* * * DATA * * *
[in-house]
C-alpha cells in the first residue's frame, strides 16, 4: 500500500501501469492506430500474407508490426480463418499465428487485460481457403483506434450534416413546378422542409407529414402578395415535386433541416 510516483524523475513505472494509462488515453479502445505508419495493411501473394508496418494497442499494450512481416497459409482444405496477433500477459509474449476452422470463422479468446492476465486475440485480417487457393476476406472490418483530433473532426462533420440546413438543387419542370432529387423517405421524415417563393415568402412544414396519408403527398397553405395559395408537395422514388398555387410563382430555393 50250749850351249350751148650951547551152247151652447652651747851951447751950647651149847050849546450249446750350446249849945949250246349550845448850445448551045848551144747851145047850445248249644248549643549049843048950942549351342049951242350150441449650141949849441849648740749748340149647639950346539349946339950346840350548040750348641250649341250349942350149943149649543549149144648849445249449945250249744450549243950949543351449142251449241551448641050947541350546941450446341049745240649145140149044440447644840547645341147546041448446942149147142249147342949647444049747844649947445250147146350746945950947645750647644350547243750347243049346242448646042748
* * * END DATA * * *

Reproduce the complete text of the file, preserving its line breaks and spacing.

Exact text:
[in-house]
C-alpha cells in the first residue's frame, strides 16, 4: 500500500501501469492506430500474407508490426480463418499465428487485460481457403483506434450534416413546378422542409407529414402578395415535386433541416 510516483524523475513505472494509462488515453479502445505508419495493411501473394508496418494497442499494450512481416497459409482444405496477433500477459509474449476452422470463422479468446492476465486475440485480417487457393476476406472490418483530433473532426462533420440546413438543387419542370432529387423517405421524415417563393415568402412544414396519408403527398397553405395559395408537395422514388398555387410563382430555393 50250749850351249350751148650951547551152247151652447652651747851951447751950647651149847050849546450249446750350446249849945949250246349550845448850445448551045848551144747851145047850445248249644248549643549049843048950942549351342049951242350150441449650141949849441849648740749748340149647639950346539349946339950346840350548040750348641250649341250349942350149943149649543549149144648849445249449945250249744450549243950949543351449142251449241551448641050947541350546941450446341049745240649145140149044440447644840547645341147546041448446942149147142249147342949647444049747844649947445250147146350746945950947645750647644350547243750347243049346242448646042748